High blood pressure and erectile dysfunction often go hand in hand due to vascular damage that restricts blood flow and makes it difficult to maintain an erection.

Over time, high blood pressure, or hypertension, can damage the circulatory system and contribute to health issues. One condition it is connected with is erectile dysfunction (ED).

This article examines the link between hypertension and ED, treatments, and more.

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High blood pressure can cause ED, and ED may be an early warning sign of hypertension.

A person’s blood pressure affects the way blood flows throughout the body. Erectile function relies on a healthy blood flow to the penis, so problems with a person’s cardiovascular health can affect erections.

Over time, hypertension can damage blood vessels. Damaged blood vessels may leak, narrow, or rupture. This limits healthy blood flow throughout the body. This damage may affect a person’s ability to get or maintain an erection.

High blood pressure may also create a state of oxidative stress and low grade inflammation that further contributes to ED.

A 2020 review found that, among a large number of patients with high risk hypertension, 71% of people displayed signs of ED.

Some high blood pressure medications may contribute to ED, particularly early generation beta-blockers, thiazide diuretics, and aldosterone antagonists.

Doctors do not recommend some blood pressure medications for those who have ED. These include:

The exact cause of hypertension is unknown, but several factors, conditions, and lifestyle aspects may increase the chances of developing this condition.

These may include:

Most people can manage high blood pressure through lifestyle measures and medication.

A person with high blood pressure can discuss an appropriate diet and exercise regimen with a doctor.

A person can also take medication for ED, but they should talk with a doctor first. This is because some ED medications may not suit those with high blood pressure.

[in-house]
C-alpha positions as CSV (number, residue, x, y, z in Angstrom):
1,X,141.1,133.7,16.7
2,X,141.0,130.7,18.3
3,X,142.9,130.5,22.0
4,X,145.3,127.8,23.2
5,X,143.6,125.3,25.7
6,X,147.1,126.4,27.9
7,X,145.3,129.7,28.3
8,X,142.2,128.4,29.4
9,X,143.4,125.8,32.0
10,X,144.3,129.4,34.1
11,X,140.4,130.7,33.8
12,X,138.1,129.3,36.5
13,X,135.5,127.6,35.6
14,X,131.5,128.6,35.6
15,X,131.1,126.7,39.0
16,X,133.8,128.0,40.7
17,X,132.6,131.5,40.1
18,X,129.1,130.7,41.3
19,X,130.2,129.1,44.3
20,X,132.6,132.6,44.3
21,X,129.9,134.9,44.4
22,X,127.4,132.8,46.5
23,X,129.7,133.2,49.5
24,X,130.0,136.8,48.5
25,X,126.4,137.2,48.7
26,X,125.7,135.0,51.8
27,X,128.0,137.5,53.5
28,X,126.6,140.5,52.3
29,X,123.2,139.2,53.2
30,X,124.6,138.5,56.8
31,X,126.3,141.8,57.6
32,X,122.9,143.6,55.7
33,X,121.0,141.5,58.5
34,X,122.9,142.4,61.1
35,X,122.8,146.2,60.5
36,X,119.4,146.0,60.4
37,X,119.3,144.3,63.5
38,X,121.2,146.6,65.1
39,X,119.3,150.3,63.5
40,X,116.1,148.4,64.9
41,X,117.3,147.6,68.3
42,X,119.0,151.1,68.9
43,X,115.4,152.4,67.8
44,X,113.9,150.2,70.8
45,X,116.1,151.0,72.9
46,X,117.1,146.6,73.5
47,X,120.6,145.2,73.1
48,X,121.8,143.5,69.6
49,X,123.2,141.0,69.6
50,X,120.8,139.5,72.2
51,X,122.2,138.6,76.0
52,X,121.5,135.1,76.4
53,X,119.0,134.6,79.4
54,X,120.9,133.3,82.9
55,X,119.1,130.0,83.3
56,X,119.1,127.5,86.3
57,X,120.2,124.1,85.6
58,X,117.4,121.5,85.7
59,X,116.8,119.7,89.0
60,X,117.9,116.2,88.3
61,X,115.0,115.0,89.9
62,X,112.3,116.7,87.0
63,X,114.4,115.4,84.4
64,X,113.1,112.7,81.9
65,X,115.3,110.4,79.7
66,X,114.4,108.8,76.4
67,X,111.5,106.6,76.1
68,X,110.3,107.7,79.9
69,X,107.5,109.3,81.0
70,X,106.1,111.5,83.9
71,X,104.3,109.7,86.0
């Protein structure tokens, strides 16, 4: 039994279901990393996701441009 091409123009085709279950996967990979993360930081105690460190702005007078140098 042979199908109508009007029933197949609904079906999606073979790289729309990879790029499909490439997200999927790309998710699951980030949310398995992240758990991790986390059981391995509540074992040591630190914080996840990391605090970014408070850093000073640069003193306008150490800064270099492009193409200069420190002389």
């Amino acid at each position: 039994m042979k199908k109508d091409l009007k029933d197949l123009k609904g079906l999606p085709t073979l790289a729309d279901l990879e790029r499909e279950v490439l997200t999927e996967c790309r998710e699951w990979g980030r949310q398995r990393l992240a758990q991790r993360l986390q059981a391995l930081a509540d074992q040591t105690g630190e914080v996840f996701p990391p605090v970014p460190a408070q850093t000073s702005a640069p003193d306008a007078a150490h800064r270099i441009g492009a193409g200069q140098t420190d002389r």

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Learn more about treating high blood pressure:

Many people do not know they live with high blood pressure. Experiencing regular erectile dysfunction can be an early warning sign.

A person should speak with a doctor if they notice persistent problems with their erectile function.

A person with ED may:

  • be able to get an erection sometimes, but not every time they desire sex
  • be able to get an erection, but it does not last long enough for sex
  • be unable to get an erection at all

Blood pressure tests and blood flow imaging can help determine if high blood pressure and erectile dysfunction are linked.

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Learn more about treating ED:

Doctors diagnose ED by assessing symptoms and experiences that include frequency of ED, psychological state, stress factors, and lifestyle.

Blood pressure screening is a part of ED testing. Doctors may use diagnostic imaging to evaluate how much blood flows to the penis.

If they detect high blood pressure, follow-up monitoring can determine if the condition is chronic or if the results were a one-time occurrence.

High blood pressure can be managed but not cured, and some of the damage it causes to the cardiovascular system may be irreversible.

If high blood pressure is the cause of ED, some treatments can help a person achieve typical erectile function. These include some medications, devices, or surgeries.

Treating underlying hypertension may help recover some sexual function.

This section answers some frequently asked questions about ED and high blood pressure.

Does lowering your blood pressure help erectile dysfunction?

As high blood pressure can be a cause of erectile dysfunction, having a healthy blood pressure will prevent ED from happening.

However, high blood pressure can damage blood vessels over time, and this damage may be irreversible. If ED results from damaged blood vessels, treating high blood pressure may not restore erectile function.

In this case, a person may require complex surgery to repair the damaged vessels.

Can hypertension erectile dysfunction be reversed?

Managing diet and lifestyle to reduce high blood pressure may help a person improve erectile function.

A person can do this by:

  • quitting smoking
  • limiting alcohol
  • exercising regularly
  • following a heart-healthy diet

However, if hypertension has damaged the blood vessels permanently, a person may need to discuss other treatment methods with a doctor. The damage may be irreversible.

How common is ED with high blood pressure?

A 2020 review that studied a large group of people with hypertension found that 71% had ED.

However, researchers do not know how many hypertensive people in the general public have ED.

Erectile dysfunction can result from high blood pressure.

While treating high blood pressure with medication and lifestyle changes may improve erectile dysfunction, some damage from chronic hypertension may be irreversible.

Doctors do not recommend some high blood pressure medications for use with ED, but primary erectile dysfunction medications are often safe.